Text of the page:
As an editor, Rubenstein has been the editor for numerous works by many prominent authors, including novels, novellas, and collections, a number of which have been named as Finalists for the Bram Stoker Awards®, and one work that went on to win the Bram Stoker Award. Over the last seven years, Rubenstein has edited well over thirty books by authors including: Allyson Bird, Christopher Conlon, Edward Erdelac, Gabrielle Faust, Jim Gavin, Angeline Hawkes, Michael Kelly, Brian Knight, Edward Lee, Rena Mason, Michael McBride, James R. Moore, Lisa Morton, Weston Ochse, William Ollie, Gene O’Neill, Anderson Prunty, Gina Ranalli, Gord Rollo, Steven Savile, Harry Shannon, David Silva, Jeff Strand, Steve Vernon, Carol Weekes, Wrath James White, and David Niall Wilson, among others.

Rubenstein is an active member of both the International Thriller Writers (ITW) and Horror Writers Associations (HWA), has been a member of and then served two years as Chair of the HWA’s Stoker Additions Jury, completed a stint as the Chair of the 2011 HWA’s Stoker Anthology Jury, and has most recently started his third year as Co-Chair of the HWA’s Bram Stoker Awards™ Committee. He is also the editor of the Souvenir Program Book for The Bram Stoker Awards® Weekend 2013 Incorporating The World Horror Convention.

Monday, June 17, 2013

One of My Biggest Ah-ha! Moments - Ben Eads - "Biggest 'Ah-Ha!' Moments in Writing."

One of My Biggest Ah-ha! Moment
by Ben Eads
One of my biggest “Ah-ha!” moments I've experienced as a writer happened about two years after I started taking the craft seriously in 2008. I received a critique from a fellow writer. It was for a short horror story I had written. As I was reading it, I realized--unbeknownst to me at the time--there were places I was interacting with the reader's sub-conscious. Well, folks, that's when I began to realize that writing is, in fact, magic. 

This totally changed the game for me. Myriads of things came from this simple observation. The biggest being this: A reader should feel as if they are co-creating the story as they are reading it. The writer is invisible. 

-Ben Eads

Ben Eads was born in Florida at the meager age of 0, and he still resides, 32 years later, within its semi-tropical suburbs. A true dark fiction writer by heart, he wrote his first story at the tender age of 10, although it is fair to say that it wasn't the best piece of literature to ever flow from a pen, and most certainly never saw the insides of a publishing house. Now, years later, Ben has had short stories published in various magazines, e-zines and anthologies, and is currently working on his first novella.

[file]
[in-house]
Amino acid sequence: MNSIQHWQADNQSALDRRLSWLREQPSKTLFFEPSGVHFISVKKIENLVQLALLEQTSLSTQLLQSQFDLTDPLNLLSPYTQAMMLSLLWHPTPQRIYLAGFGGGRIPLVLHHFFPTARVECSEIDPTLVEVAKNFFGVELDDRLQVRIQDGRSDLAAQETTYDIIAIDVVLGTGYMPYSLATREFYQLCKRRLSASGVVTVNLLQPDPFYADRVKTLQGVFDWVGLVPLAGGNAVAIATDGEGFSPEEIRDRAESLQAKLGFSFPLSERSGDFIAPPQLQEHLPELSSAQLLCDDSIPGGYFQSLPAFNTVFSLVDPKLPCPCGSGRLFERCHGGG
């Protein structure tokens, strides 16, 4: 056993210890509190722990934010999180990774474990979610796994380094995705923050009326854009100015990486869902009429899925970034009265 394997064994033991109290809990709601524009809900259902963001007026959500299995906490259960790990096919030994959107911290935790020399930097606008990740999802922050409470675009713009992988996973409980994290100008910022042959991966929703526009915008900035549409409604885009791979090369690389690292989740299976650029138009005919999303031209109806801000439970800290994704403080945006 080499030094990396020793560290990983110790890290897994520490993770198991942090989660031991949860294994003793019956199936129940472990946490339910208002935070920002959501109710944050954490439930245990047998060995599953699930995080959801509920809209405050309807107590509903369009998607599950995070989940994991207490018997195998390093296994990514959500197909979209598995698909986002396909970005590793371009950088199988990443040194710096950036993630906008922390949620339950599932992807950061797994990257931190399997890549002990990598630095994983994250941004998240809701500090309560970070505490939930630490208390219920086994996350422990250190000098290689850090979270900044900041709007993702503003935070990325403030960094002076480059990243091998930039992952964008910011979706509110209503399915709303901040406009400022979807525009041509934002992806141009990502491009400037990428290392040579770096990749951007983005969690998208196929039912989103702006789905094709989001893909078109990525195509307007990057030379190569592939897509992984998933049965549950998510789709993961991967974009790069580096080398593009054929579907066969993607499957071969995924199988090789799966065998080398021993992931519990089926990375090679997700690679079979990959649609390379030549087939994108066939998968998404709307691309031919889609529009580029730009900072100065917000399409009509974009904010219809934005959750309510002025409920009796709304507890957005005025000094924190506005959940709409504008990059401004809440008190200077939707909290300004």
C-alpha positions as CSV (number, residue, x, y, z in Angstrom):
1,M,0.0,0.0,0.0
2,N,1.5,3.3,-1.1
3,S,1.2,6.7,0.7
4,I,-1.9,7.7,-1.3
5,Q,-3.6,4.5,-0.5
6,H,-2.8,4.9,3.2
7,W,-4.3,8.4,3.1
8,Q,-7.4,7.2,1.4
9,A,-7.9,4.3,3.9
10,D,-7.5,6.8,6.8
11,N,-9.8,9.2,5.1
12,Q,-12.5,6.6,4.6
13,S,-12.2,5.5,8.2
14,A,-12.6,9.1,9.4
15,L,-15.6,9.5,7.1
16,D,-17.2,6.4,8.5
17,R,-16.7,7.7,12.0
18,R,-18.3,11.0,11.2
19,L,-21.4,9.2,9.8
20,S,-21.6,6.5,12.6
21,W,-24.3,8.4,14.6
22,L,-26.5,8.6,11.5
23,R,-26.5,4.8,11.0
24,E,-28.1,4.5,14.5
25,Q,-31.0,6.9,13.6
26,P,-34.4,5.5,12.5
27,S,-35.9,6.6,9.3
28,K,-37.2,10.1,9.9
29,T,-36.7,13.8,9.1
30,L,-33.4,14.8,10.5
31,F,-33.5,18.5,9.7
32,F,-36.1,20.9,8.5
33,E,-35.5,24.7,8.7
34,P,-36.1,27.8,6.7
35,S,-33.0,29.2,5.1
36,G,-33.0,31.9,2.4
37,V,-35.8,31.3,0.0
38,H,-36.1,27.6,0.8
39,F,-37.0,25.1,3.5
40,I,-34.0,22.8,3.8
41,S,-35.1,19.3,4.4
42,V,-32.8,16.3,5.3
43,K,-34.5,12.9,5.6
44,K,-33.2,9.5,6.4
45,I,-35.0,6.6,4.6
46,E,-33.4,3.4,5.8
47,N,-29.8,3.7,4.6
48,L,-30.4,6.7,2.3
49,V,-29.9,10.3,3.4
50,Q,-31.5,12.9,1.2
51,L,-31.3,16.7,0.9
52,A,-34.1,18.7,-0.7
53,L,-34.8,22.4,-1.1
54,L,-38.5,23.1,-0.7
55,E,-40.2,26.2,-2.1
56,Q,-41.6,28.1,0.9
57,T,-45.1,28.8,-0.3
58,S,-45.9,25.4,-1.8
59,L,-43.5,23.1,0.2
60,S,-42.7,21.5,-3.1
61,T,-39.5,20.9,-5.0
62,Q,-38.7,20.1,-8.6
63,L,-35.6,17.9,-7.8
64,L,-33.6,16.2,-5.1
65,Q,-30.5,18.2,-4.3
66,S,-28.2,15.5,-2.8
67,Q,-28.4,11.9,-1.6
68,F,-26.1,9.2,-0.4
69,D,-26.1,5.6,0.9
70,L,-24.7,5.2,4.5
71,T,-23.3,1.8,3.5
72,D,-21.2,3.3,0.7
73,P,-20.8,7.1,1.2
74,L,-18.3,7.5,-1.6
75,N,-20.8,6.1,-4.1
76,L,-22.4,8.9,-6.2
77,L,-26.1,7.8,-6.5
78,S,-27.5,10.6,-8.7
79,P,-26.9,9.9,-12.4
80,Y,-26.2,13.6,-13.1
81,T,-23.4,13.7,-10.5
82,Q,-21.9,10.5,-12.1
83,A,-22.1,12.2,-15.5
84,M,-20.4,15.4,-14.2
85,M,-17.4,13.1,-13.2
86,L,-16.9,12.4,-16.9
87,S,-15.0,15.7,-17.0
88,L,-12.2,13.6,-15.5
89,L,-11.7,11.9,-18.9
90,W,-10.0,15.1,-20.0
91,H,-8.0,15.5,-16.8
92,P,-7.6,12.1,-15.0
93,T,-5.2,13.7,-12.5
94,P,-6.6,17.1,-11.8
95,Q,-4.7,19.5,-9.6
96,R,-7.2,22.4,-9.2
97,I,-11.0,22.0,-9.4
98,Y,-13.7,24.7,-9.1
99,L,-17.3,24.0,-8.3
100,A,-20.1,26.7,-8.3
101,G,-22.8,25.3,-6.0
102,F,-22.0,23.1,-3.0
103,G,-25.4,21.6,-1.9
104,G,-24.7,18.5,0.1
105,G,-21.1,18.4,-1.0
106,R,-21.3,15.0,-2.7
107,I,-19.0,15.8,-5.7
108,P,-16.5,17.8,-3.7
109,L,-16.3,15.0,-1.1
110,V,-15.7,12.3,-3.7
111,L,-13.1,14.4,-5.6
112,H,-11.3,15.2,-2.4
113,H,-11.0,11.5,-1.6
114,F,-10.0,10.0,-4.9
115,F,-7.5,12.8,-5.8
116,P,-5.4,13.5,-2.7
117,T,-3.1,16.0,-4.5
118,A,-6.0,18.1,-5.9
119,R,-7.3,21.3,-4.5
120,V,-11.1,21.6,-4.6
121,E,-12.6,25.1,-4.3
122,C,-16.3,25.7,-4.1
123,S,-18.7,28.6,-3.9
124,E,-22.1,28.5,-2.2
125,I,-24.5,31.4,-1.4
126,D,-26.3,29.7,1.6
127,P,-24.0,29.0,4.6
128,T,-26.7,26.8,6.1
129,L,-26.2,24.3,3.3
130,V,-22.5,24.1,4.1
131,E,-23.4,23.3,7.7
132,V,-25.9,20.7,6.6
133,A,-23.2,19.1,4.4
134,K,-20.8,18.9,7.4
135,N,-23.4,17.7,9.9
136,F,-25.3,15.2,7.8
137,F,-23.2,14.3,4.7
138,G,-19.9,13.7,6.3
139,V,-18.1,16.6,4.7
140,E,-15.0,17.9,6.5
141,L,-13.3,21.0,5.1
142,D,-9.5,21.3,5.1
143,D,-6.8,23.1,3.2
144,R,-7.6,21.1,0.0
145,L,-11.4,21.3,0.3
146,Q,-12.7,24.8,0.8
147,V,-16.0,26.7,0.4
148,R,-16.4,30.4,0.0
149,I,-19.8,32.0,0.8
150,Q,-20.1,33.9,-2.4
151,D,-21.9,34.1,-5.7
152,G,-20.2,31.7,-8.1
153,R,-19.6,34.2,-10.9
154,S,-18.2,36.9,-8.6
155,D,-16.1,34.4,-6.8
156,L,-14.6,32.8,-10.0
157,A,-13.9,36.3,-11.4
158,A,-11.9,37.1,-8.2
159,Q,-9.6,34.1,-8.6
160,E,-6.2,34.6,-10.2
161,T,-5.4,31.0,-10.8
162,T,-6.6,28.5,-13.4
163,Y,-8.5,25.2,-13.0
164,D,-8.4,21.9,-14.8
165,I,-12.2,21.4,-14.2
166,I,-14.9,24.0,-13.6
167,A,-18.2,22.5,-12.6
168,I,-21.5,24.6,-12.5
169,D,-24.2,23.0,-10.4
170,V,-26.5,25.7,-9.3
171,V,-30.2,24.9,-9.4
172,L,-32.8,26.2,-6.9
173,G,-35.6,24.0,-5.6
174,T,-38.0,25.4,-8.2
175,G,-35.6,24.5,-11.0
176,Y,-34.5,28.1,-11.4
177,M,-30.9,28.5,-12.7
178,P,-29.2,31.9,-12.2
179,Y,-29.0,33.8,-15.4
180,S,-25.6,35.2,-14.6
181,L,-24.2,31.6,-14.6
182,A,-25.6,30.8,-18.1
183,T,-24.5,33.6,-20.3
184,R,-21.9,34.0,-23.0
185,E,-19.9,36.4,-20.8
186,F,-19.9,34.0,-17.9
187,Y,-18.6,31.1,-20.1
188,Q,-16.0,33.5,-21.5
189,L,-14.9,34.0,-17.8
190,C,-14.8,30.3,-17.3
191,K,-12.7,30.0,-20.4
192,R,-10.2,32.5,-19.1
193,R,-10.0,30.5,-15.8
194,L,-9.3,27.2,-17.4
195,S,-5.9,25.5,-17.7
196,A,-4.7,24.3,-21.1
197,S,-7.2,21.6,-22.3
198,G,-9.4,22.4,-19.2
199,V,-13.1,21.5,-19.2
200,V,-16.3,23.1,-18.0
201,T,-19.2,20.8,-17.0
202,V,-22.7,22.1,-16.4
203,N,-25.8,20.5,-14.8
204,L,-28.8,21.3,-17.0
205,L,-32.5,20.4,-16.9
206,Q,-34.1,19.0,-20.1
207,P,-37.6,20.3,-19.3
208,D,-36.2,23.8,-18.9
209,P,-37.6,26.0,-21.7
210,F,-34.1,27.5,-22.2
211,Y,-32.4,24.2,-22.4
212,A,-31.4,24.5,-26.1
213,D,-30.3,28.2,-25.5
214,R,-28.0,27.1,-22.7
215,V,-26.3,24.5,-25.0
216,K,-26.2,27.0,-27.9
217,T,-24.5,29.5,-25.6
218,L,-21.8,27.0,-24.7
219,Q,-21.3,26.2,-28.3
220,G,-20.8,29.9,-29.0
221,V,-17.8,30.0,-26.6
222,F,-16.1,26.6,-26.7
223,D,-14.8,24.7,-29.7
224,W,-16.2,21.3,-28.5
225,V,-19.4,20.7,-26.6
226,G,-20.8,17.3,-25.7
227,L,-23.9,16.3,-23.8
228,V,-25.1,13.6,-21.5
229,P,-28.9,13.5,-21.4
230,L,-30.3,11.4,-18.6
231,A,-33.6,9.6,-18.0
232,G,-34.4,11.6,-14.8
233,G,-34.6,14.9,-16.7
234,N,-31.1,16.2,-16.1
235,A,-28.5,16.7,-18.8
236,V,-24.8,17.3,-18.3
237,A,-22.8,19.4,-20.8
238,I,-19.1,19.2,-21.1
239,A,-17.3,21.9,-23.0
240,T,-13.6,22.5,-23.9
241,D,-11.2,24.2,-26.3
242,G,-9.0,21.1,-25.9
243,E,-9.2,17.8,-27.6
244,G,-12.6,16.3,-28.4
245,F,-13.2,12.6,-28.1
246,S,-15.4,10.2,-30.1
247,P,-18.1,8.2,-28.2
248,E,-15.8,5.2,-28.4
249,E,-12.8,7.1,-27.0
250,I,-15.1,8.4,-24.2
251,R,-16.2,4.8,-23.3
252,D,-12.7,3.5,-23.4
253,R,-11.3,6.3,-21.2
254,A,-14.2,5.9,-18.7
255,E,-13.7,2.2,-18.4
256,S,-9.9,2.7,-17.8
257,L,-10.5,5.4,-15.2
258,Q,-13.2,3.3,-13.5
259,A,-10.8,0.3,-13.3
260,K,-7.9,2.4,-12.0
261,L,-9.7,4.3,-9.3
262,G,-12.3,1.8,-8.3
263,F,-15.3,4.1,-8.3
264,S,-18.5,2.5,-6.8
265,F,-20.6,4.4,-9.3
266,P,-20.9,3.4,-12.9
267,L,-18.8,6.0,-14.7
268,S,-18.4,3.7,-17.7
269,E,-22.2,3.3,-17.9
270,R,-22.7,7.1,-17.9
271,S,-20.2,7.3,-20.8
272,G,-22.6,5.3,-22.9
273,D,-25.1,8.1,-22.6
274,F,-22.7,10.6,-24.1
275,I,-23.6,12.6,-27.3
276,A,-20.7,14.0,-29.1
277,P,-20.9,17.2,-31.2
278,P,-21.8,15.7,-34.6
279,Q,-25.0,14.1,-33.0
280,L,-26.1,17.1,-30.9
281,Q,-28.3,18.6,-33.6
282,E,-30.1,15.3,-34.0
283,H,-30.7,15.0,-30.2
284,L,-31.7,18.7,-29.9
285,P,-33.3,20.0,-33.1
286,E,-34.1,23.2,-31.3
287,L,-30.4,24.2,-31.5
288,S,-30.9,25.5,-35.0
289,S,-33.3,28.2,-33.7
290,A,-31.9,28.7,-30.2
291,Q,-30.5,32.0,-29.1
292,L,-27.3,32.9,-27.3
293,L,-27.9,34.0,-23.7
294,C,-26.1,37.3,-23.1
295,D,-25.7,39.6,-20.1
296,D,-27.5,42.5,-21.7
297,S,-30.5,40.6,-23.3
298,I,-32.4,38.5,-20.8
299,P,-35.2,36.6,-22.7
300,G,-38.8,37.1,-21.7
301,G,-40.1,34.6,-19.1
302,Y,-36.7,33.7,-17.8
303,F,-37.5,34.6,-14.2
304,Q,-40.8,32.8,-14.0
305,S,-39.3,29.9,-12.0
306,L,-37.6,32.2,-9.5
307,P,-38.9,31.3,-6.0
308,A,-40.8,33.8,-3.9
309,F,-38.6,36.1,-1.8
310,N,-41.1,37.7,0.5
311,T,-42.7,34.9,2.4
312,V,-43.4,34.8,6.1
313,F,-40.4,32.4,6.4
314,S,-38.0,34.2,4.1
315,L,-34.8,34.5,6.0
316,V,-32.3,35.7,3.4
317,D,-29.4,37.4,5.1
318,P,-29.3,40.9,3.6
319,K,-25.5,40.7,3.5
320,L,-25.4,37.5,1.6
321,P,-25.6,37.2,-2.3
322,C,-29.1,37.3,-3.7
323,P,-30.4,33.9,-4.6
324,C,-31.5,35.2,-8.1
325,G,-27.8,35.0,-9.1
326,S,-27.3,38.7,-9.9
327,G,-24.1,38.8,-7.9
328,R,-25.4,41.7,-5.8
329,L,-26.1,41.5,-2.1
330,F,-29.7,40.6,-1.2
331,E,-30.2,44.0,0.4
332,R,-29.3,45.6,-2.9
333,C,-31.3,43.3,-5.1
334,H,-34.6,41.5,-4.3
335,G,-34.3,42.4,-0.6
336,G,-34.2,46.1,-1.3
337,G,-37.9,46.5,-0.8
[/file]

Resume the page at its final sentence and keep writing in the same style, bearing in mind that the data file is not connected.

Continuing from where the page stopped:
Ben is one of my good friends and a very good writer. You can find out more information about Ben here and here.

Saturday, June 15, 2013

An Editor Talks Shop - Sheri White - "Biggest 'Ah-Ha!' Moments in Writing"

I've edited a special issue for Morpheus Tales, and I also proofread and edit for them. I am submissions editor at SNM, and review books for several print and online sites.

Something that can turn me off while reading someone's work is when it's riddled with grammatical errors, typos, and punctuation mistakes. Poor spelling is inexcusable - always check a dictionary if you're not sure of a word.

When you're done writing your story, get someone else to read it and proofread it. Never submit until your work has been proofread and edited within an inch of its life. Make sure your story is formatted according to guidelines provided by the editor.

If you self-publish, it is crucial to get a professional editing. I once read an anthology in which the editor obviously didn't bother to proofread. The errors in that book were so bad, I could barely read the book to review. It was as if a child had put it together.

If you want to be taken seriously as a writer, then get serious about your writing.

Thursday, June 13, 2013